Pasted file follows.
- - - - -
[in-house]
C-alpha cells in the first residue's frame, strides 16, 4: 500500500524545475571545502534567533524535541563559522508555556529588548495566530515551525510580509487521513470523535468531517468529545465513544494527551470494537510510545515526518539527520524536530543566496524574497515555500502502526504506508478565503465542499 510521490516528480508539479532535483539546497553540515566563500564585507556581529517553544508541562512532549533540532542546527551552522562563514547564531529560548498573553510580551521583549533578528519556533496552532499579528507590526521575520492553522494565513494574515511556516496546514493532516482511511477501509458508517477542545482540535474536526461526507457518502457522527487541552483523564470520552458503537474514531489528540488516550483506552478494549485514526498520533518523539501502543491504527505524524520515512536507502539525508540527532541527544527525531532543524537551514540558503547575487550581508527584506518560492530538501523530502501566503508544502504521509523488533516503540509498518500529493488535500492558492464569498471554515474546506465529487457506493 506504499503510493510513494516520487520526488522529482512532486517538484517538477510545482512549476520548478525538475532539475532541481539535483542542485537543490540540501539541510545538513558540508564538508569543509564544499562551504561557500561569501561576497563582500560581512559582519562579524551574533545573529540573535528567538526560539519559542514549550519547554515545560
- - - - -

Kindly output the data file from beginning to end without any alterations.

[in-house]
C-alpha cells in the first residue's frame, strides 16, 4: 500500500524545475571545502534567533524535541563559522508555556529588548495566530515551525510580509487521513470523535468531517468529545465513544494527551470494537510510545515526518539527520524536530543566496524574497515555500502502526504506508478565503465542499 510521490516528480508539479532535483539546497553540515566563500564585507556581529517553544508541562512532549533540532542546527551552522562563514547564531529560548498573553510580551521583549533578528519556533496552532499579528507590526521575520492553522494565513494574515511556516496546514493532516482511511477501509458508517477542545482540535474536526461526507457518502457522527487541552483523564470520552458503537474514531489528540488516550483506552478494549485514526498520533518523539501502543491504527505524524520515512536507502539525508540527532541527544527525531532543524537551514540558503547575487550581508527584506518560492530538501523530502501566503508544502504521509523488533516503540509498518500529493488535500492558492464569498471554515474546506465529487457506493 506504499503510493510513494516520487520526488522529482512532486517538484517538477510545482512549476520548478525538475532539475532541481539535483542542485537543490540540501539541510545538513558540508564538508569543509564544499562551504561557500561569501561576497563582500560581512559582519562579524551574533545573529540573535528567538526560539519559542514549550519547554515545560